**Figure 1.** Schematic of the stimulus set and neural network structure. **(A)** Examples of four stimulus sets used to assess the number sense. **(B)** Number sense model based on lateral inhibition.

### Lateral Inhibition Model

The programming language Python was used on the open-source machine learning platform TensorFlow to build a two-layered number sense model on the basis of lateral inhibition (Figure 1B). The network size of the input layer is 64×64 pixels, and each unit corresponds to one pixel of the input image. The network size of the output layer is 20×20*pixels*. Units located in different layers are fully connected, and initial weights follow the Gaussian distribution of μ = 0.5 and σ^{2} = 0.1. This distribution pattern is qualitatively similar to the synaptic weight distribution observed in biological experiments (Peng et al., 2017).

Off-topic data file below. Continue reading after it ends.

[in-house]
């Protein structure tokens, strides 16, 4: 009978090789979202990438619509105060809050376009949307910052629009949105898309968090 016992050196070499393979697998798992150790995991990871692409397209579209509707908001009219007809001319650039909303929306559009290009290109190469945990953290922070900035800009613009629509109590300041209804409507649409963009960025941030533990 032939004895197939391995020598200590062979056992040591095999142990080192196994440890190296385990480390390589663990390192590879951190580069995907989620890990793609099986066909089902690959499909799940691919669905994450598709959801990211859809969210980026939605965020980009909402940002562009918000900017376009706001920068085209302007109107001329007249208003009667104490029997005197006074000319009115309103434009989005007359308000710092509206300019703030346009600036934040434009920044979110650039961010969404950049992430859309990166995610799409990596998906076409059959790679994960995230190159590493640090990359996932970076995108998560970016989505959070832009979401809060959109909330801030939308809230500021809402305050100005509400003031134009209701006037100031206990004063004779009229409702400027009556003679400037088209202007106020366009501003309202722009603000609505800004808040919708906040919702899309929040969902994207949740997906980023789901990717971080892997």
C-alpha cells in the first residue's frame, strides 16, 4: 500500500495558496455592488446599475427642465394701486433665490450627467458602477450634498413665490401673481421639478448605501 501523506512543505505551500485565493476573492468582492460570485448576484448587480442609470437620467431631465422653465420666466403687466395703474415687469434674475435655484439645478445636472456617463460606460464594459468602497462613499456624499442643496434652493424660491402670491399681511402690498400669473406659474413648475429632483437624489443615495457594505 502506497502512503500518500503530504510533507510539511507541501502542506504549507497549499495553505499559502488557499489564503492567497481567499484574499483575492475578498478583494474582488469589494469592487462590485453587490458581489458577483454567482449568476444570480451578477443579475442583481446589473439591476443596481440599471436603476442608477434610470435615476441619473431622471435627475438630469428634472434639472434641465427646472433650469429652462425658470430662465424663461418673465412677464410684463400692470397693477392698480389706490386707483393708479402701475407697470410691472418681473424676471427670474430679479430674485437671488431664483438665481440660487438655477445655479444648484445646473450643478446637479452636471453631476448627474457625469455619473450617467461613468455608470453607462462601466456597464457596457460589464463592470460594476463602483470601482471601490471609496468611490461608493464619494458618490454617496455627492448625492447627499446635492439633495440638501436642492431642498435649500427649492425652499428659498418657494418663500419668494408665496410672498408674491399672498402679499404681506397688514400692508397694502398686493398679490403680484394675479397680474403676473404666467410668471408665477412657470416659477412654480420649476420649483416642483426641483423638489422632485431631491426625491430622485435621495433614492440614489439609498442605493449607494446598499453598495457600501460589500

All units simultaneously inhibited one another in the same layer after the input layer received the image stimulus or the output layer received the input layer stimulus. The inhibition intensity is a function of the Euclidean distance *R* between units and the unit output intensity *a*_{x,y} that conforms to characteristics of the Gaussian curve. Hence, the inhibition intensity between units decreases with the increase of *R*.

The lateral inhibition process of input and output layers is expressed as follows: